Wall Street Journal: The Indian Book Ceremony


OPINION INDIAAPRIL 8, 2010, 10:59 A.M. ET
The Indian Book Ceremony
How cultures differ in their approach to the literary limelight.

Attending a book reading in Bangalore recently, I was struck by how different such events are in India from those in America, and how the contrasting styles epitomize the two cultures. In the United States, the publisher manages the event to celebrate the author and then sell as many books as possible. By contrast, for “the argumentative Indian” it’s all about a well-spent evening of discussions and disagreements, regardless of how few copies were sold at the end of it.

Indian book readings are “launches,” usually performed by a pair of luminaries who ceremoniously tear open the gift wrapping around a new book and hold it aloft for clicking cameras. Then three to four guests (it helps if they are famous) hold a panel discussion about the work. The book-signing seems almost tacked on, as if selling the book was almost shameful.

Visitors browse through books at the Pakistan stall at the World Book Fair 2010 in New Delhi .

In the U.S., everybody accepts that there’s a mini cult of personality around the writer. Here is how the Barnes & Noble store in Princeton announced a recent book reading: “Renowned author and Newberry medalist Kate DiCamillo reads and discusses her latest book, ‘The Magician’s Elephant.'”

In Bangalore last month I went along for the launch of “Notes from an Indian Conservative” by Jaithirth “Jerry” Rao, an entrepreneur and columnist for the Indian Express newspaper. First the Crossword Bookstore representative thanked the audience for their presence, and a Penguin India publicist introduced the panelists. An Indian Express editor talked about the newspaper’s role in nurturing Mr. Rao’s columns into a book, and each of the three panelists spoke about their take on the essays. Finally Mr. Rao read out a few passages, followed by more panel discussion and a Q&A session with the audience. When it came time for book signing, much of the audience had already left.

We Indians are a ceremony-driven people. Book readings are not merely announced in the local paper but through personal invitations sent to friends and relatives. Sometimes the bookstore sends these invitations to everyone on their mailing list; other times the publisher does this. Likewise, politicians are welcomed to conventions not merely with a handshake and introduction but with garlands and bouquets—like the garland of 1,000 rupee notes that Uttar Pradesh Chief Minister Mayawati recently received.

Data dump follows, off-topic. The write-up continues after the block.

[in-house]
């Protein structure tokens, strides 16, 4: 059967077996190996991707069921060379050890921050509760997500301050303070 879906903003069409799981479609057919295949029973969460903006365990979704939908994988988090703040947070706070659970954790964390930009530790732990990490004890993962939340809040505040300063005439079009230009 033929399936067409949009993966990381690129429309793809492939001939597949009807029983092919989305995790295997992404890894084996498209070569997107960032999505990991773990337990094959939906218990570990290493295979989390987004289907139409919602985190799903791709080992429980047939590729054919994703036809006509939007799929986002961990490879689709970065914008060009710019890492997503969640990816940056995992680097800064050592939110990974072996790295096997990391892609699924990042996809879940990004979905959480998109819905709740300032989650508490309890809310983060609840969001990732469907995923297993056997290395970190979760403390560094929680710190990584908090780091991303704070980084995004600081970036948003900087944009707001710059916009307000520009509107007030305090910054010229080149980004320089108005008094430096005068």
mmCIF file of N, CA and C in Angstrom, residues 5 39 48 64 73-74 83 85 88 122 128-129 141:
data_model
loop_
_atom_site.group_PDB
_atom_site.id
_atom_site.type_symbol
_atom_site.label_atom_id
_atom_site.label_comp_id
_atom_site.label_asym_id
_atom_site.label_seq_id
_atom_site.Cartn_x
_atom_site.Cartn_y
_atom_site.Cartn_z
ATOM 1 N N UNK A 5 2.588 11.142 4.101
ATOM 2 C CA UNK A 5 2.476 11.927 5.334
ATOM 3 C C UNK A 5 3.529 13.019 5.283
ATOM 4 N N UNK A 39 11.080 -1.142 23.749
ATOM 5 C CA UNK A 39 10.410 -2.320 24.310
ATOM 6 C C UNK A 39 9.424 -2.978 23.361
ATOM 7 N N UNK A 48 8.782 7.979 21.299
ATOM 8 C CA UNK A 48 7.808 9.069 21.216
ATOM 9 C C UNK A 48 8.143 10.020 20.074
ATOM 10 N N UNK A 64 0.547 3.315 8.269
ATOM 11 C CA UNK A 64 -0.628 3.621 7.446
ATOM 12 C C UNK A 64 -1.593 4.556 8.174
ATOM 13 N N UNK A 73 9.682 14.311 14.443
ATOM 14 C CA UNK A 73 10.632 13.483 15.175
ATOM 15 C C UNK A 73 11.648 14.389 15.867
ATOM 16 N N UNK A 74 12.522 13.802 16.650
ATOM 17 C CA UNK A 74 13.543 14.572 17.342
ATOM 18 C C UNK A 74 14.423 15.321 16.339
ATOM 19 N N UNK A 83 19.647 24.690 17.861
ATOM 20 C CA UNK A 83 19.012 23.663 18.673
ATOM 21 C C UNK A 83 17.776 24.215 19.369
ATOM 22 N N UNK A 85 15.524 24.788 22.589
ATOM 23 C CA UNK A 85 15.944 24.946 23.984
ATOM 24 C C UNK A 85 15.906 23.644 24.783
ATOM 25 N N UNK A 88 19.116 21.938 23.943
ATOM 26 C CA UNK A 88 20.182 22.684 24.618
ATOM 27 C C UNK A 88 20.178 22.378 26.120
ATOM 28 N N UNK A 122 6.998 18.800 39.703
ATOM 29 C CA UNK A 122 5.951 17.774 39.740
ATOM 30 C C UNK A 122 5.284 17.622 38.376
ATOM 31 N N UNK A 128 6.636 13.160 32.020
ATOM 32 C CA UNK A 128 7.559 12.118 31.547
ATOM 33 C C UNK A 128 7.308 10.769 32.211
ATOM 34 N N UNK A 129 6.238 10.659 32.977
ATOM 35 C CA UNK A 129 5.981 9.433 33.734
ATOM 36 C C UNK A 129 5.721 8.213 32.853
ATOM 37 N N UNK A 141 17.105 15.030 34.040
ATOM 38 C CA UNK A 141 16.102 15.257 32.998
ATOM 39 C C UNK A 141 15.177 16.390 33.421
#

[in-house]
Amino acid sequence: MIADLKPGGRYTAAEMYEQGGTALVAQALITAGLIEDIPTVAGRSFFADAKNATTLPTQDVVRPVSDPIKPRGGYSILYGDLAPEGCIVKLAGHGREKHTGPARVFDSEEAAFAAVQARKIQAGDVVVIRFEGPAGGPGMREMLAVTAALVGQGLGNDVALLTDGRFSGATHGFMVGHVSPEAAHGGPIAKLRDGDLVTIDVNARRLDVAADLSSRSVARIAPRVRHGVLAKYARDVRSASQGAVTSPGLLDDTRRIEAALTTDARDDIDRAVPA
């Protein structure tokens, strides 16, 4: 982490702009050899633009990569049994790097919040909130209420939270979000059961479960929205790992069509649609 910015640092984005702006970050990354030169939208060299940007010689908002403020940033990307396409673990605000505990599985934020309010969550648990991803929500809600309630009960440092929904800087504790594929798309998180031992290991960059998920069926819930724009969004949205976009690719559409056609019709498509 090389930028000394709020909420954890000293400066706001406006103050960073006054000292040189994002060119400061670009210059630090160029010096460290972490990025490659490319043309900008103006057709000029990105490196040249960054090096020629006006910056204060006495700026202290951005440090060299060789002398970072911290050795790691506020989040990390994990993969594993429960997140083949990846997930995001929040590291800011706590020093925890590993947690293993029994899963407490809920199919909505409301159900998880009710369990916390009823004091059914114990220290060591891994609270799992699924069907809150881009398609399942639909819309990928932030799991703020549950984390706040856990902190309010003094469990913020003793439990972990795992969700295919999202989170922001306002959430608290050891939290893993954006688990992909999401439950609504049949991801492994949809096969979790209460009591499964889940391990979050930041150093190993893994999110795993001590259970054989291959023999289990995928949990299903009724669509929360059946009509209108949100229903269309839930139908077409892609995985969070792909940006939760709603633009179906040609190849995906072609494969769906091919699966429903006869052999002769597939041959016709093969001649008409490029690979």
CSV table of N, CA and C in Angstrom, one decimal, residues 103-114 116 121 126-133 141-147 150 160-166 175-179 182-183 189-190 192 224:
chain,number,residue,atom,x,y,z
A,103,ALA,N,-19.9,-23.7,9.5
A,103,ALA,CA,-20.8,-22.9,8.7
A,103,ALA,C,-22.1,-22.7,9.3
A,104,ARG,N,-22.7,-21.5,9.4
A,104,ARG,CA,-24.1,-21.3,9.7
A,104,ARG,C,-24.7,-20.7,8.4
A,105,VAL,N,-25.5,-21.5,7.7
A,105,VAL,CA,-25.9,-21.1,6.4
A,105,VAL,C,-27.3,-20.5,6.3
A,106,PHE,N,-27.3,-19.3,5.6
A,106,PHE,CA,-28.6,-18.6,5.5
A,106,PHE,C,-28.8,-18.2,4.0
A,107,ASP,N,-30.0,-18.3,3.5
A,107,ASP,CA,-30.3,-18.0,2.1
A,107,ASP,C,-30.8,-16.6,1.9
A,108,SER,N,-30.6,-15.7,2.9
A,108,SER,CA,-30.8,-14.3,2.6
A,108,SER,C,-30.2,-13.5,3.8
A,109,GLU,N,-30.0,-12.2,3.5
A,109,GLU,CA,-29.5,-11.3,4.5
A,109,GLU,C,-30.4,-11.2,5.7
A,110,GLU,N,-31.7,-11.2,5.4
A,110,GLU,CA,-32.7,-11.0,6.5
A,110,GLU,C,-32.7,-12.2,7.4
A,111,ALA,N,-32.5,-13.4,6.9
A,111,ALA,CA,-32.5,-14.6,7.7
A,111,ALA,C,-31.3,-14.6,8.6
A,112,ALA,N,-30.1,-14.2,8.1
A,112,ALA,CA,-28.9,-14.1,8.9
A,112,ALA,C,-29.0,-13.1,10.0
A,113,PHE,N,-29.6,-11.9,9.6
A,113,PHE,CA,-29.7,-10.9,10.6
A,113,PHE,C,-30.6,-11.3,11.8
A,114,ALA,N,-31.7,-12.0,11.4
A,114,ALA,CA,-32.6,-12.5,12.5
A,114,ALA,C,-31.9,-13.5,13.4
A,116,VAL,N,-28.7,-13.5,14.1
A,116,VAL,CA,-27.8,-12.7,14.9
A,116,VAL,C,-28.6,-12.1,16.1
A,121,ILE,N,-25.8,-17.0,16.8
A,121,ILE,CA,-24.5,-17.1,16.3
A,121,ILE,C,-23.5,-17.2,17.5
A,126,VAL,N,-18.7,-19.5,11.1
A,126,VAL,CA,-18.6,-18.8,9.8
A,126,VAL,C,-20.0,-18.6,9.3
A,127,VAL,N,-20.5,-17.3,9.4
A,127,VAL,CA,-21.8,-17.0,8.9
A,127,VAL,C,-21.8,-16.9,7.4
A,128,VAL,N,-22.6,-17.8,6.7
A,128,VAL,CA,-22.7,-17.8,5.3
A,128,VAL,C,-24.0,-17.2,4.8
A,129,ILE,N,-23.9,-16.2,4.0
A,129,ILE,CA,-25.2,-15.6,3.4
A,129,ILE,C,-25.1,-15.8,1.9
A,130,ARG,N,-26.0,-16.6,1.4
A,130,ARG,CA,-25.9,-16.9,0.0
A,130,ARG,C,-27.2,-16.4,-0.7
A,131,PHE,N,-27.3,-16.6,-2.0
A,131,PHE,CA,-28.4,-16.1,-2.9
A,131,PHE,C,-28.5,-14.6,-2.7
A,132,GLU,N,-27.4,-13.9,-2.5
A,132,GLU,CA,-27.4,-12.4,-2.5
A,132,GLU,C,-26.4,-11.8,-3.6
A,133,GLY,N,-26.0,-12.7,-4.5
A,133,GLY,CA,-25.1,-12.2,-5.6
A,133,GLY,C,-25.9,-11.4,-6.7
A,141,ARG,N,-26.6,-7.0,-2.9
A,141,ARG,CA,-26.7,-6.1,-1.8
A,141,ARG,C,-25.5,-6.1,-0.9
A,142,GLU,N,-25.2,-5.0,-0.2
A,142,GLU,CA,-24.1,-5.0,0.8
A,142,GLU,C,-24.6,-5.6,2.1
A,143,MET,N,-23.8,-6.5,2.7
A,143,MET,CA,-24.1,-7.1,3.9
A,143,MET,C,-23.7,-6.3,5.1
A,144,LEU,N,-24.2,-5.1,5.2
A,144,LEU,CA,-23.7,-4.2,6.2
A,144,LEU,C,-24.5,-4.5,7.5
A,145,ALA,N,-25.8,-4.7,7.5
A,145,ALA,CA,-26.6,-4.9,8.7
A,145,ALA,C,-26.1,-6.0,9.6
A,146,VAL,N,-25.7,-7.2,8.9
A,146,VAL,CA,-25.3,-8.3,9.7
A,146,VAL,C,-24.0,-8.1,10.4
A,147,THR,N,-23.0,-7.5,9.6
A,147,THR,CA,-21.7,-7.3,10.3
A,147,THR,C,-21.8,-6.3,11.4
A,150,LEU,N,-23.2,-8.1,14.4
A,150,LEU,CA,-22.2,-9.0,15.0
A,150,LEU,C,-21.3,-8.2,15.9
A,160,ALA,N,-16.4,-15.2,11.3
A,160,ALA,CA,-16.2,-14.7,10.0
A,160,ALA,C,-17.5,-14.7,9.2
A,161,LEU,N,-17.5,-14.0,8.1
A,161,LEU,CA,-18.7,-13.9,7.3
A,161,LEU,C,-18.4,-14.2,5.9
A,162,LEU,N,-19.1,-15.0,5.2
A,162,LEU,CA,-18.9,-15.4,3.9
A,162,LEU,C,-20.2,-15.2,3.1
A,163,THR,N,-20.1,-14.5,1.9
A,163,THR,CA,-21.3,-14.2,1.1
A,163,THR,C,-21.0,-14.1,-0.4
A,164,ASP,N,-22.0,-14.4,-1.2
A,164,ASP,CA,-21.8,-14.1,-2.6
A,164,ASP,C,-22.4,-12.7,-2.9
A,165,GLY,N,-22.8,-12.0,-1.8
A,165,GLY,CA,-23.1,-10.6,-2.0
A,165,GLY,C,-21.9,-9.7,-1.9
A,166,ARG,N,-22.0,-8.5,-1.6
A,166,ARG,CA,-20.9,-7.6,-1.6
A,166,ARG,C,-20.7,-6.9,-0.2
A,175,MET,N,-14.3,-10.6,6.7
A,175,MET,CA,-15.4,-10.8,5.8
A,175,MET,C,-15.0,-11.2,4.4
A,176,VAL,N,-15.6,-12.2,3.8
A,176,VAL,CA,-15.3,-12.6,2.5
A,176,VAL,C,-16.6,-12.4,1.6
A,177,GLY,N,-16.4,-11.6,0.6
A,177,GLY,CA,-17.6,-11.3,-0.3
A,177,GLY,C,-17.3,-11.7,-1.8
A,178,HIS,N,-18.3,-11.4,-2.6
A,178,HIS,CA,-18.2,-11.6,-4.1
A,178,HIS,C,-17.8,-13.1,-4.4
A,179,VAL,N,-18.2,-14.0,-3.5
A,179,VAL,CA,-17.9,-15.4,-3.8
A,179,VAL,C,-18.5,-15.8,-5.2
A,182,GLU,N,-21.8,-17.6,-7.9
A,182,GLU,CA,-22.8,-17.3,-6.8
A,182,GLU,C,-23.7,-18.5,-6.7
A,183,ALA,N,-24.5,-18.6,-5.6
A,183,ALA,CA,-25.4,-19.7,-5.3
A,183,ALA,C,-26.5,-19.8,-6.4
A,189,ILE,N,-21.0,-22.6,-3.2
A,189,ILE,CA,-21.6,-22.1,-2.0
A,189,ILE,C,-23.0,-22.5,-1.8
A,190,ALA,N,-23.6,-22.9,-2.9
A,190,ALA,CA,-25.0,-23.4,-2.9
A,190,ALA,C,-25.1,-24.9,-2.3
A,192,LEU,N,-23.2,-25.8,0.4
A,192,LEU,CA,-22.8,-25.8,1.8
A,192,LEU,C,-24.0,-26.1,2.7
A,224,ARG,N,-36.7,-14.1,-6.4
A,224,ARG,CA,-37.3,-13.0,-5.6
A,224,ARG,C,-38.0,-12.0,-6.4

Conferences—even legal and medical ones—begin with the lighting of an oil lamp, a Hindu ritual that is done at the start of a prayer. The judge lights the oil lamp and then the lawyers hammer out intellectual property rights and other laws. Stores open with a traditional ribbon-cutting, followed by the lamp-lighting.

Inviting a panel of speakers to a book launch also reflects what I call pehle aap, which is Hindi for “after you.” In India, unlike in the West, pehle aap is not just about form and politeness; rather it is used selectively and judiciously. Just as a New Yorker will rarely give up a taxi to a stranger, no matter how polite he is, Indians don’t bestow pehle aap on just anyone. It is a sentiment reserved for family and friends, whose good opinion one seeks.

The same Indian who rudely cuts ahead of a queue of strangers will refuse to help himself to the buffet until his elderly uncle has eaten. All suggestions to “go ahead and eat” will be met with pehle aap. The same applies to authors who are loathe to be the only ones talking about their book. Instead they follow the literary version of “pehle aap,” where they get a panel of guests to go first. To the Indian, talking about one’s own book or accomplishments is intrinsically boastful.

Like all cultures, India too has its paradoxes. We are both garrulous and reticent; pragmatic and romantic; rude and courteous. We want our women to fit certain romantic stereotypes no matter how claustrophobic these stereotypes are for the women in question. We want our authors to be high-minded and pure, unfettered by commercial considerations. We are fatalistic—we don’t believe that hustling will sell books, so we might as well talk about them instead. And unlike the West, we are comfortable with unscripted chaos. This, in the end, might be the most important difference between India and the West with respect to book events.

To a Western publicist, panel discussions are a minefield. They can go off-message, ramble all over the place so that the audience gets bored, take the spotlight away from the author, and in the worst case scenario, criticize the author and book. But these are chances that Indian publishers and authors readily take. The panel discussions do ramble away from the book in question; some panelists do steal the author’s thunder and elicit questions from the audience that have little to do with the book.

But Indian authors want a panel anyway. We are comfortable in crowds; we need people around us, even on a dais. We are used to loud and vocal disagreements, having heard it all the time in family quarrels. Hollywood stars and American politicians revel in the spotlight. In India, it is the opposite: Being surrounded by people is the true show of strength.

Ms. Narayan is a writer based in Bangalore, India.

http://online.wsj.com/article/SB10001424052702304198004575171522132272844.html?mod=WSJINDIA_hpp_MIDDLESecondNews

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